Monday, February 19, 2007

R.I.P.: The Rose and Raindrop

The building that housed the Rose and Raindrop is long on history, and another chapter in that book was ended a few weeks ago when the bar closed its doors. In 2006 I had the opportunity to sit with the owner of the Rose and Raindrop, Tom Field, to discuss his bar for my new book. The following came from that discussion:

When first constructed in 1890 in what was then not officially Portland but the city of East Portland, it was the largest brick structure in either city. Over the years the building played host to a vaudeville theater, a nickelodeon, and a movie house in its lower floors. The upper floors had 36 rooms available for sleeping (and not much else). Under the building, there are a series of the famous old “shanghai” tunnels connecting the Rose and Raindrop to other old buildings in the immediate vicinity. But perhaps the most intriguing fact in the history of this building comes from the two large brick ovens that sit today in the building’s sealed basement. With large rusted-metal doors, the ovens stand in testimony to the crematorium that once operated in the building. The ovens were of course used to cremate the corpses.

At some point in its history, starting probably in the 1940’s, business in the lower floor exited the building and became nothing more than storage space for old junk accumulated from the various hardware stores along Grand Ave.

The day before the famous Columbus Day storm in October 1962, two brothers sharing the last name of Burns purchased the building. These brothers are likely familiar to many in Portland, known better for their Burns Bros. truck stops. The next day when the storm hit, the entire roof the building was blown away. The brothers spent many years reconstructing the building according to its old 19th century style. They added a brand new upper floor in 1977, remodeling the 36 sleeping rooms into 12 apartments. On the lower floor the junk was cleared-out and in the space was constructed a new restaurant and bar called Digger O’Dells, the first eating establishment in the building.

Come 1998, another famous brew man in Portland by the name of Don Younger (current owner of the Horse Brass, who I also interviewed for this book and will be expanded upon in a future Barfly article), along with Mel Hickman, took ownership of the bar and changed the name to the Rose and Raindrop – a name taken from the a combination of the city’s alter-name, the City of Roses, and the fact that Portland is known for its rain. The bar was later purchased by Tom Field and operated until 2006.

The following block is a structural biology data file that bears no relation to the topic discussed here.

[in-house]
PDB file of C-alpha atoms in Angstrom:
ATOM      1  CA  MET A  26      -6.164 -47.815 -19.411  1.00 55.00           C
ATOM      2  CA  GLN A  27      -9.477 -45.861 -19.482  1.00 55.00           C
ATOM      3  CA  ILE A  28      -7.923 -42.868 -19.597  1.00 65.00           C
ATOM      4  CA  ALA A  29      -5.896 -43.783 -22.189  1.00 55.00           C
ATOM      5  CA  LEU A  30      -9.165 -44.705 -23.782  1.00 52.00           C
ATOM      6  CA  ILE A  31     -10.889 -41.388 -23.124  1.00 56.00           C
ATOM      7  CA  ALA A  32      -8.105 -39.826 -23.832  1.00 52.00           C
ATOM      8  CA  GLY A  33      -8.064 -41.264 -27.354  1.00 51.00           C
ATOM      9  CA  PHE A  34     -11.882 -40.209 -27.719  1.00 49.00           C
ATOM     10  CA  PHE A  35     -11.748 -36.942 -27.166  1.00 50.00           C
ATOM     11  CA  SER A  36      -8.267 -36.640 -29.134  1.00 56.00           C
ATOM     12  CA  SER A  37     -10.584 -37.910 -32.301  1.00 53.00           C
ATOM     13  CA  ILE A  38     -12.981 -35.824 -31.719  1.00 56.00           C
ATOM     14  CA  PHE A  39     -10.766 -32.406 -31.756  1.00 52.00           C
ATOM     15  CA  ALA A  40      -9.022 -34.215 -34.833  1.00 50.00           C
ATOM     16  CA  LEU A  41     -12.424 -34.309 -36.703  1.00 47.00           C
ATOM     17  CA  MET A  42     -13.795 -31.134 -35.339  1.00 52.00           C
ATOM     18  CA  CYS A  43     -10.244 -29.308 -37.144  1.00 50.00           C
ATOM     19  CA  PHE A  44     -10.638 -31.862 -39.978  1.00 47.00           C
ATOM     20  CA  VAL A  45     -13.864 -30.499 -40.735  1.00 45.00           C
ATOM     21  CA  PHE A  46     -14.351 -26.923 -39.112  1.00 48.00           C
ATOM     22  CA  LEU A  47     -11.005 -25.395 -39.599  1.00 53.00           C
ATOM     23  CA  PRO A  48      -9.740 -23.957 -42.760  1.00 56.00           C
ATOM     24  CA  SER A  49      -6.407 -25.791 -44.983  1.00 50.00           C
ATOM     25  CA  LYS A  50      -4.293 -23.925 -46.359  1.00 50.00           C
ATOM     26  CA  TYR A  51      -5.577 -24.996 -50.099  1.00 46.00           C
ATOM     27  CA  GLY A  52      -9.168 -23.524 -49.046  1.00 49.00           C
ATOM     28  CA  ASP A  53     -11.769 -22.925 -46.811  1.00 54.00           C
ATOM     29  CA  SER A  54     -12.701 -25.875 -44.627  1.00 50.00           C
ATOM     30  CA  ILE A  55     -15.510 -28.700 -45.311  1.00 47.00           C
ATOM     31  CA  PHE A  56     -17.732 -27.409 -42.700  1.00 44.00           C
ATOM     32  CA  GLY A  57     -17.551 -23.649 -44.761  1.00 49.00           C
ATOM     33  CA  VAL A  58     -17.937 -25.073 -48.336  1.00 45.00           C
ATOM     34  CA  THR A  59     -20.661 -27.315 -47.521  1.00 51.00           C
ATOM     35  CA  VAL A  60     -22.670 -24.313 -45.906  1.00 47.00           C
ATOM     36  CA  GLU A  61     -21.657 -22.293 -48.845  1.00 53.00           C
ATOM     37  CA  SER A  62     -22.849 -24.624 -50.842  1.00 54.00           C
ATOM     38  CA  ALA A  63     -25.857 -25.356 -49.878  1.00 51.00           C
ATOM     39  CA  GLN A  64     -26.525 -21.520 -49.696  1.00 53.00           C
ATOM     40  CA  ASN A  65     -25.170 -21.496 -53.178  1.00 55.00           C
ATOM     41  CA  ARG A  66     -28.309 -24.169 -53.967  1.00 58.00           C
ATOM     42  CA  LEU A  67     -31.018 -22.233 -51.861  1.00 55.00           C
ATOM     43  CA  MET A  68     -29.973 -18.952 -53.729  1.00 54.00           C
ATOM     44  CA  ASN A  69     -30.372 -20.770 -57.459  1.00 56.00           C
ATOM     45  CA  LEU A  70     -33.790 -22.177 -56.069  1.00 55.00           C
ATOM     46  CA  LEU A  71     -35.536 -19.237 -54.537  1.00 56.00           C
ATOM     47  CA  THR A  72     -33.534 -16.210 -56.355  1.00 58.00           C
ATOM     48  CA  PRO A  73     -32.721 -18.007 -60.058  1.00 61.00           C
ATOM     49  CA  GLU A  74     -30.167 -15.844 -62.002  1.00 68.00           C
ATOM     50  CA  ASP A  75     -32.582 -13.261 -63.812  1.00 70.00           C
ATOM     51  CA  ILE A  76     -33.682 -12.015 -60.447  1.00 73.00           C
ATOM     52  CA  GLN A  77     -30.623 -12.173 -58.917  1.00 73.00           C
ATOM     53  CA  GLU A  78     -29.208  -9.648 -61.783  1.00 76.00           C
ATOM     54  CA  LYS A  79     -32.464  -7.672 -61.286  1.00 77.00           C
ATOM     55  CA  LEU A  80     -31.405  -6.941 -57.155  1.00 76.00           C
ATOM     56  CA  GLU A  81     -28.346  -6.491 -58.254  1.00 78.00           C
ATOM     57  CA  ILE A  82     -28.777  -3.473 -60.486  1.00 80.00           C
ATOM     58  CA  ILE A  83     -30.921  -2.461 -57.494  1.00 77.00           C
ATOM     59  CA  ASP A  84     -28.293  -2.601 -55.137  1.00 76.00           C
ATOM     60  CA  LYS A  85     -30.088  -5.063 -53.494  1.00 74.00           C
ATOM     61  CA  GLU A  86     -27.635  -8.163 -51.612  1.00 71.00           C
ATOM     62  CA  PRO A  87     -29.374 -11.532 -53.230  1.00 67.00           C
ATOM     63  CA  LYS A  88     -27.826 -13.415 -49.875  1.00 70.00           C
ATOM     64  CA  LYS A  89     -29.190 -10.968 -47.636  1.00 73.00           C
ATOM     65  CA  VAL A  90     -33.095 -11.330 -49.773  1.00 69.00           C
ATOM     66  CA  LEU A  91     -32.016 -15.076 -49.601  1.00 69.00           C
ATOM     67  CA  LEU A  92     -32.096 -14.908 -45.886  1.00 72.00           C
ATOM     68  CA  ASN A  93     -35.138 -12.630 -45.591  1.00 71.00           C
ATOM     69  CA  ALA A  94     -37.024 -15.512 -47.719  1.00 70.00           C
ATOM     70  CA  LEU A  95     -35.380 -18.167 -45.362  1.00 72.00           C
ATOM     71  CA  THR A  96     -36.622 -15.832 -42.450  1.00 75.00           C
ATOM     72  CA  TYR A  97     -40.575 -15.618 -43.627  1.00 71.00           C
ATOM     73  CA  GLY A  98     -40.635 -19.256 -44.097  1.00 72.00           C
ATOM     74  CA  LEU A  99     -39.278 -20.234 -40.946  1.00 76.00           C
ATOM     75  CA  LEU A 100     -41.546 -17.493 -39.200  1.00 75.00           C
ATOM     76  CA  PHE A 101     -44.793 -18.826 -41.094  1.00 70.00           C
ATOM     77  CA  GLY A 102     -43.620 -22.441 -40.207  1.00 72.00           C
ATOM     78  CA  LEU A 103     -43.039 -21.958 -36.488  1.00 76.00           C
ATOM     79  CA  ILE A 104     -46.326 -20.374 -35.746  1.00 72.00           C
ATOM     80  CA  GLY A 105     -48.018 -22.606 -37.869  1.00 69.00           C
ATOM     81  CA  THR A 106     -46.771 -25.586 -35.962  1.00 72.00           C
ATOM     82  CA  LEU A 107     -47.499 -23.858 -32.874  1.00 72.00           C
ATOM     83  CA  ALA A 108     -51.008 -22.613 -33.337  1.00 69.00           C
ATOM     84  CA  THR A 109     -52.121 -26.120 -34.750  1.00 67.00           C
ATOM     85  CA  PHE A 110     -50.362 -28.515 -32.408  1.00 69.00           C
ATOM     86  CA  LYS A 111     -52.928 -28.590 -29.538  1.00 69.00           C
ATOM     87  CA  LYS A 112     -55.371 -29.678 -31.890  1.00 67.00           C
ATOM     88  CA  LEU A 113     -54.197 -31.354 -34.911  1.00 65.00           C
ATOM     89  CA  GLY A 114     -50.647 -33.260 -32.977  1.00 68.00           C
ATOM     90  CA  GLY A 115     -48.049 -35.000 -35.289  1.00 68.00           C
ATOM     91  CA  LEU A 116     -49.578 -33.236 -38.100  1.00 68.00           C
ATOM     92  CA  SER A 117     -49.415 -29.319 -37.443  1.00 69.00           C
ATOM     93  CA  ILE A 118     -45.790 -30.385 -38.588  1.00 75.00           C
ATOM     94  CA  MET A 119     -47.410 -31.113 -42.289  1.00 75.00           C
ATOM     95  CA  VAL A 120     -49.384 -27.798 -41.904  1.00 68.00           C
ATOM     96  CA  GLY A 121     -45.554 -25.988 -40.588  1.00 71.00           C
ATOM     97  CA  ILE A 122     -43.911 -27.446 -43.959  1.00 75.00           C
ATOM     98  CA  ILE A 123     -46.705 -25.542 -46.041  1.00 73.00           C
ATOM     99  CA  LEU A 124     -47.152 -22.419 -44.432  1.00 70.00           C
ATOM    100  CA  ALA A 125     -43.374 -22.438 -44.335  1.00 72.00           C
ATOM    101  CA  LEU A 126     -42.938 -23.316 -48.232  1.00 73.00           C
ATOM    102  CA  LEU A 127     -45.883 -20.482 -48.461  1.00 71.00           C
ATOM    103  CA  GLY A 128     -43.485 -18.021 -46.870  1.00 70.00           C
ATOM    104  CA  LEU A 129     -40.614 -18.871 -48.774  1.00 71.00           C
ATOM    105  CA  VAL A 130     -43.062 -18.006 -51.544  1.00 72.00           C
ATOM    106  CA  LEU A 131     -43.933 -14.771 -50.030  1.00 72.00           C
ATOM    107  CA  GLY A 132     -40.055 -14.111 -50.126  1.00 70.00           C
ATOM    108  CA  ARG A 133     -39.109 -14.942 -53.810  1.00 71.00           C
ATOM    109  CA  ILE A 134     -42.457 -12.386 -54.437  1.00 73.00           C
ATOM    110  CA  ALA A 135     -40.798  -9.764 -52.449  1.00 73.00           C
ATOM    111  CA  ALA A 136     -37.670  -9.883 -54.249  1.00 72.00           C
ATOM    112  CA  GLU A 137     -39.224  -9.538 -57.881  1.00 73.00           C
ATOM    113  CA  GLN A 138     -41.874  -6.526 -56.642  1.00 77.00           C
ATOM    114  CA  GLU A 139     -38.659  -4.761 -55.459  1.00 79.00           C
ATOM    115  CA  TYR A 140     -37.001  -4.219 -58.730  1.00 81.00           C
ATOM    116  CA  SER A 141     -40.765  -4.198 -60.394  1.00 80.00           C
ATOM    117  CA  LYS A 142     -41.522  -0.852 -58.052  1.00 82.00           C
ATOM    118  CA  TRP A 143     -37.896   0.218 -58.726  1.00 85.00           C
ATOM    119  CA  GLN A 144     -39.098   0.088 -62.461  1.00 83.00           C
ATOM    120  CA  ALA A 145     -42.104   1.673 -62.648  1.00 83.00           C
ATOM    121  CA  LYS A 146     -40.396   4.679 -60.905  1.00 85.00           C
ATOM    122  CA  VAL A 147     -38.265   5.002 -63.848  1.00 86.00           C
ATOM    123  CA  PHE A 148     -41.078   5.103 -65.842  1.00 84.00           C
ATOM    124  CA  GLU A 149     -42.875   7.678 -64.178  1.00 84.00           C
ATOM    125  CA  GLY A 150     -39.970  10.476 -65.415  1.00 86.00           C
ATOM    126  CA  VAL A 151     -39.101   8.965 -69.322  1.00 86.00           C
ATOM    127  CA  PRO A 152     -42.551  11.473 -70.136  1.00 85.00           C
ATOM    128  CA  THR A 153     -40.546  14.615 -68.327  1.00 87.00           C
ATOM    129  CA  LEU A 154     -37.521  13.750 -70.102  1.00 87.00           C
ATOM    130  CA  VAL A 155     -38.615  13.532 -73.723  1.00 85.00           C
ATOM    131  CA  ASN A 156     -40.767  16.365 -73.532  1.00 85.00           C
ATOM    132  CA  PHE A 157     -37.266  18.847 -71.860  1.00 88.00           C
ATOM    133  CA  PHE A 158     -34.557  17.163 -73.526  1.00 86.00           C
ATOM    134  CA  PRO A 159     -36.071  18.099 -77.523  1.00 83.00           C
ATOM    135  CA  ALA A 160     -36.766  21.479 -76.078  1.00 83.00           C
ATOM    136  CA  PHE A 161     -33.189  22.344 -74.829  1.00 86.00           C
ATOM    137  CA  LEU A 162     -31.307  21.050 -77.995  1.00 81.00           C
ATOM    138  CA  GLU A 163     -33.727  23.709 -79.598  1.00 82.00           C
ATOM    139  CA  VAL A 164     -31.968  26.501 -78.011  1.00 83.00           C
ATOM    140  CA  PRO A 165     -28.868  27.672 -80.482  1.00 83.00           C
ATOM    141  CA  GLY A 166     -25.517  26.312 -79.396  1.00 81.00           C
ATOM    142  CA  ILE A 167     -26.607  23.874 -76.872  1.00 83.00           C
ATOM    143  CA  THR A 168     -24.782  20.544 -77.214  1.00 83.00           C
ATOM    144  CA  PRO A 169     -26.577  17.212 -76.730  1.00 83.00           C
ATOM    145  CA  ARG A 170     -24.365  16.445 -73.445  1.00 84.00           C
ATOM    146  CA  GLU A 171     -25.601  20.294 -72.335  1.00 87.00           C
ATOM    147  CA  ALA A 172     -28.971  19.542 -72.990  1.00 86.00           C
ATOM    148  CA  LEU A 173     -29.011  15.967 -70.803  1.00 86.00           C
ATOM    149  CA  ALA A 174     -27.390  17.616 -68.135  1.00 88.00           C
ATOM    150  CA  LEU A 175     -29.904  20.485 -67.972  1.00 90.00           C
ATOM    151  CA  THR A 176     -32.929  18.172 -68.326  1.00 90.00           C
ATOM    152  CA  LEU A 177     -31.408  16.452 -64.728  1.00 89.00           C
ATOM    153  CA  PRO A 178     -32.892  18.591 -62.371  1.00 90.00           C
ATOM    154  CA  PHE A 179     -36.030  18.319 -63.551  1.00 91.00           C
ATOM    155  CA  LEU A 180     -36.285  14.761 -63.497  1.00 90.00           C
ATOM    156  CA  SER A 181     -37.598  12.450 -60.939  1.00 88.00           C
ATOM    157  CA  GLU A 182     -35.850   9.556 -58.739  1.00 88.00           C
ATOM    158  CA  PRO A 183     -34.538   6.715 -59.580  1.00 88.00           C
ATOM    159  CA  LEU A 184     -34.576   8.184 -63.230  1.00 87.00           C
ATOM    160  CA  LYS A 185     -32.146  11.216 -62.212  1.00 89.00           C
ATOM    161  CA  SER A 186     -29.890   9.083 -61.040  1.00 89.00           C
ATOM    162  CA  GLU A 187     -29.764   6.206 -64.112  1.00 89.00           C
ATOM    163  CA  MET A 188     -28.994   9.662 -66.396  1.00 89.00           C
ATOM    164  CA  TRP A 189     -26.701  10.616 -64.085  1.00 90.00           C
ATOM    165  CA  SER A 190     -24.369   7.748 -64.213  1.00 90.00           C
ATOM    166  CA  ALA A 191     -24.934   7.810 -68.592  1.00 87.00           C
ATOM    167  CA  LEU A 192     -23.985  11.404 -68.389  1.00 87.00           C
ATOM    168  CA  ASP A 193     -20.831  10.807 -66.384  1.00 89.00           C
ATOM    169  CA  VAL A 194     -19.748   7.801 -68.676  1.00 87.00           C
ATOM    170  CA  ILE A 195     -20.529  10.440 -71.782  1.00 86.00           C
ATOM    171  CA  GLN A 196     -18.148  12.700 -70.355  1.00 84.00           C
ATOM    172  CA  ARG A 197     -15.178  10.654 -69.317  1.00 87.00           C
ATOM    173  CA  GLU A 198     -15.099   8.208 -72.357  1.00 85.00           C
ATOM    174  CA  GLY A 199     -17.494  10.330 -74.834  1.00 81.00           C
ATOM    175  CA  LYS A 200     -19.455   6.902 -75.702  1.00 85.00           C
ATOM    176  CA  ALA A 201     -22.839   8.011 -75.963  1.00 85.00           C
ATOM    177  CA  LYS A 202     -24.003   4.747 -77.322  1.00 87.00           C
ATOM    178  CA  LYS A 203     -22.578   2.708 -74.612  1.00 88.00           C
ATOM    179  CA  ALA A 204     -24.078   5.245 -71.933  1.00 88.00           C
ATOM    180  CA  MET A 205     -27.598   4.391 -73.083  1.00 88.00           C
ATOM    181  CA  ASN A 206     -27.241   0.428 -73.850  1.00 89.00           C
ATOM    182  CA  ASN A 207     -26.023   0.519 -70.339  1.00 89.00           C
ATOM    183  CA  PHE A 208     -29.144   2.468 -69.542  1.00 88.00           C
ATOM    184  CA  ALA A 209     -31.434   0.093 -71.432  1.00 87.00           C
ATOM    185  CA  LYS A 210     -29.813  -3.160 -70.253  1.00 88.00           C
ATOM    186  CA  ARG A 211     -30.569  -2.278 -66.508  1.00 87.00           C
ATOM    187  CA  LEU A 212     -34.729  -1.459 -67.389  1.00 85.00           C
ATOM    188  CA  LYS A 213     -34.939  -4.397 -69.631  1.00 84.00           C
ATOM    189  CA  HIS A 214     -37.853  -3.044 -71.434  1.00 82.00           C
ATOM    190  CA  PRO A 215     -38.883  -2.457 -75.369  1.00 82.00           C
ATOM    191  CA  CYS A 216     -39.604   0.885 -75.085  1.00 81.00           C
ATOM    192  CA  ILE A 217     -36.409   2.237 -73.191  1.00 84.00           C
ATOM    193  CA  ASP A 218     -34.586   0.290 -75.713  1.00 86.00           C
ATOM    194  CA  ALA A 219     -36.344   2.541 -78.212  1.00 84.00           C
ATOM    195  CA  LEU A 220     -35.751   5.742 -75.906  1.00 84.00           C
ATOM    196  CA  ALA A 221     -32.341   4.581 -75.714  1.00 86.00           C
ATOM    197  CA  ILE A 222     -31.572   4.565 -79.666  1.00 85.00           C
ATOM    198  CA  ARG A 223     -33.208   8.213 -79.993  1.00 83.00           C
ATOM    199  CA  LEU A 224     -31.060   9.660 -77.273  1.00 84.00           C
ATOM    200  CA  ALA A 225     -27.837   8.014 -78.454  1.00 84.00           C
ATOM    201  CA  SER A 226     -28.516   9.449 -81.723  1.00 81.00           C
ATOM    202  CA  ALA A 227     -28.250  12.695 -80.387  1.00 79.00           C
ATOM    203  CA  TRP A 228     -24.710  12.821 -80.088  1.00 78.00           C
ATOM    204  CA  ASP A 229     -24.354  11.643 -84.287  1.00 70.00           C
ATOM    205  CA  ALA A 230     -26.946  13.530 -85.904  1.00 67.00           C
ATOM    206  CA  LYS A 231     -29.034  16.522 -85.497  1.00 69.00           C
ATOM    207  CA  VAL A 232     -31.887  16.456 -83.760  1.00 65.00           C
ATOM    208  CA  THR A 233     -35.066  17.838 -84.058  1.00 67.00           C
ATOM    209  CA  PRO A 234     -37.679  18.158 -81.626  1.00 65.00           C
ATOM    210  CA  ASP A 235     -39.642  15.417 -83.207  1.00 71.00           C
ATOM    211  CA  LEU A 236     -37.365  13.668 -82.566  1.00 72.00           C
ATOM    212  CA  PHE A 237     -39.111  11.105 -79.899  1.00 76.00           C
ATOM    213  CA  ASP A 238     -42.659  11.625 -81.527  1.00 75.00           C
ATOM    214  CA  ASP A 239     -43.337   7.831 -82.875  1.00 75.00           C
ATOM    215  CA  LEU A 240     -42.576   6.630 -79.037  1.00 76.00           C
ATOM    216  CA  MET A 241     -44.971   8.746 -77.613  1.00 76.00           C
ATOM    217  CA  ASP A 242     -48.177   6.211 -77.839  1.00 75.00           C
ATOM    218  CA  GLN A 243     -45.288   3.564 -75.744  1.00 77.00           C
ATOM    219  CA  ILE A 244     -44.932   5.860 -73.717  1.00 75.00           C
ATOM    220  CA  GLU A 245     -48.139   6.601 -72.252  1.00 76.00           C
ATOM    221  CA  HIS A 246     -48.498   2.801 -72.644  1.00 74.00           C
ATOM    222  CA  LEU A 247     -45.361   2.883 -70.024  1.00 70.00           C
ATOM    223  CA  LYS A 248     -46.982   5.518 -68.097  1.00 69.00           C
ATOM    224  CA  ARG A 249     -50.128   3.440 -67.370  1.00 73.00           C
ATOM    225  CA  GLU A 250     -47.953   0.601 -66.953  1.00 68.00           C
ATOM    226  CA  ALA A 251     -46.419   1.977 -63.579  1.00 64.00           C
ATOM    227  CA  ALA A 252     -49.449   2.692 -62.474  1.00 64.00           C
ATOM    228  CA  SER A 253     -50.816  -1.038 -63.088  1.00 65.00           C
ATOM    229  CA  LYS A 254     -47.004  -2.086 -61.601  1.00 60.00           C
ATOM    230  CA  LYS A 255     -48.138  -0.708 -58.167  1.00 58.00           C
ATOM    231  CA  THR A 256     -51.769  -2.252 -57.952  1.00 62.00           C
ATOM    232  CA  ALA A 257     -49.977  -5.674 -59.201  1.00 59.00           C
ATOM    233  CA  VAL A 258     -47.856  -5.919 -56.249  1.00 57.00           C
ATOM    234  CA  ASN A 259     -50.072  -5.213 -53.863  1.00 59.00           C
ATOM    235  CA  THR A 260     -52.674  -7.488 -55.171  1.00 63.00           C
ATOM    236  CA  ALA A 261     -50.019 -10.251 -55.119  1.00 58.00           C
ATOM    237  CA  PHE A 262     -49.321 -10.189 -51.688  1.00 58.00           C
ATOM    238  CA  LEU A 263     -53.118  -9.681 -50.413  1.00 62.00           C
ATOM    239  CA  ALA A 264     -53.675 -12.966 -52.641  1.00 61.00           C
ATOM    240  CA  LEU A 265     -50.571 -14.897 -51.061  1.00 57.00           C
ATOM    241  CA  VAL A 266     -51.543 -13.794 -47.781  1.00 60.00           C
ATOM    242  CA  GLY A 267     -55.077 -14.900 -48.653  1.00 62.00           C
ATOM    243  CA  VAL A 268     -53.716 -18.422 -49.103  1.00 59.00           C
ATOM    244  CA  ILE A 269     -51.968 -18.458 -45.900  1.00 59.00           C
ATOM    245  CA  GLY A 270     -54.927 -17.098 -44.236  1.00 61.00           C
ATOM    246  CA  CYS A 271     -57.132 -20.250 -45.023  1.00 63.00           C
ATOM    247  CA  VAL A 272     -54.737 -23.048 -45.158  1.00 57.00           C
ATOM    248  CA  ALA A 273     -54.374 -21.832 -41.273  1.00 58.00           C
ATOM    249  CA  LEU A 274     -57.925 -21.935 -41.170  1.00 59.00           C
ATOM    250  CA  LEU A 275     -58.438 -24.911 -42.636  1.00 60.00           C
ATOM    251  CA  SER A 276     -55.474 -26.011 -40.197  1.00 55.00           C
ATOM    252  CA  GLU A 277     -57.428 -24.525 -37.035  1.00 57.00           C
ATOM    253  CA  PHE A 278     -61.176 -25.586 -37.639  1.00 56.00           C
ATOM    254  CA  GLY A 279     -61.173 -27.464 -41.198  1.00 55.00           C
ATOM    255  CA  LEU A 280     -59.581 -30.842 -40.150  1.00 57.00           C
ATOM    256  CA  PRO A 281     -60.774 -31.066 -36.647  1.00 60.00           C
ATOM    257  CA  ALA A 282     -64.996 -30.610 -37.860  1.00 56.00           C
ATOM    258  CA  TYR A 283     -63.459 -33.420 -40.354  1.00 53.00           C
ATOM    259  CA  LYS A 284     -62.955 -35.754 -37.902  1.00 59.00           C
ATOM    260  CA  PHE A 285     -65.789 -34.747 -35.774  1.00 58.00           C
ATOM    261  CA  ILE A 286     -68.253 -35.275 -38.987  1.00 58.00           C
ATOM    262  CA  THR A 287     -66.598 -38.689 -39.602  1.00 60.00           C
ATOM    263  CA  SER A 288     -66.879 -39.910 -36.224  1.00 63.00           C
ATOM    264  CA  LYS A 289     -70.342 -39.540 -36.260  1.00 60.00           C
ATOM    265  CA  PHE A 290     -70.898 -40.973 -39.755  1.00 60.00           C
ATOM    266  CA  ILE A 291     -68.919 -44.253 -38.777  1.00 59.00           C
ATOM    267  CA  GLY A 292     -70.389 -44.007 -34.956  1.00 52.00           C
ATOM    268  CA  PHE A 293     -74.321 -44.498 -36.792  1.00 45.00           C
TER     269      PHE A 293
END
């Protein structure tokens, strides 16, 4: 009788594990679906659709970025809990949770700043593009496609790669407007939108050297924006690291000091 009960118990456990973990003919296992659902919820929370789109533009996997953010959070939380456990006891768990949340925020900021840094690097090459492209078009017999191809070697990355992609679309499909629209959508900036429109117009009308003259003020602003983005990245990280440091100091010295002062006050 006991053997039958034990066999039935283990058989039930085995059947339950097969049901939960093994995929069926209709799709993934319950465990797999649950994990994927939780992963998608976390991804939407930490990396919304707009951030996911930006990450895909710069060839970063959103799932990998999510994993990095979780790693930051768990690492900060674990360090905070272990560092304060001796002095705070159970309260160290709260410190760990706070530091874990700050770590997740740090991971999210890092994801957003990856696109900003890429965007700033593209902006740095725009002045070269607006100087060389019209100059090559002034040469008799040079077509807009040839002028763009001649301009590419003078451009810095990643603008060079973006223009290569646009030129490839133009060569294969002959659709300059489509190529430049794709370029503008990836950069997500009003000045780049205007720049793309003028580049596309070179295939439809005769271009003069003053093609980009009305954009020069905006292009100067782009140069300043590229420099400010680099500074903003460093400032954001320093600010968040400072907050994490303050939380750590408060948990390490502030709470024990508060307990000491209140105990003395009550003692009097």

And as of this writing, rumor has it the rent was upped, and the R&R could not contend… so who had the cash to meet the ante? U.S. Bank, of course…

You can check out a preview of the first 15 pages of my book here. In the coming weeks (provided people want to read it) I will have more material about the drinking history of Portland and the bars that contribute to that history today. In the meantime, give this lowly author your thoughts on his book, the topic, or just the general state of drinking and book-writing in Portland. Until then...

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ldchristopher said...

I liked the posting you presented. I also had a chance to explore the Rose and Raindrop as part of a paranormal investigation. There are several similarities to the shanghai tunnels but to say it was part of that maze may be a stretch. It was certainly built as part of teh flood abatement that became the tunnels. Also, the furnace that you reference is a boiler. The original crematory furnaces were taken out many years ago. The boiler may sit where one of the furnaces was at one time. We also felt that there was at least a second furnace in the right basement (facing the front of the building) due to the charing and melted brick. In the left basement there was probably a connection to the tunnels that still exists. It is sealed with blocks of cement. It is unfortunate that earthquake proofing has taken away most of the physical evidence of the crematory and the tunnels. I have some images of the boiler, possible tunnel connection, and the second possible furnace if you would like to see them.

Distilled Publishing said...

Yes I would like to see those images. Unfortunately I was not able to view what is actually below the R&R for myself, so my information came strictly from that interview. I didnt include any of that information into the book, mainly because I have always been skeptical myself about the terming of those tunnels as "shanghai" tunnels, I know there has been research and stories done on it, but many of the people I ran across while working on the book gave me the impression it was more sensationalism than anything else. How long ago were you at the R&R? And what did your investigation find?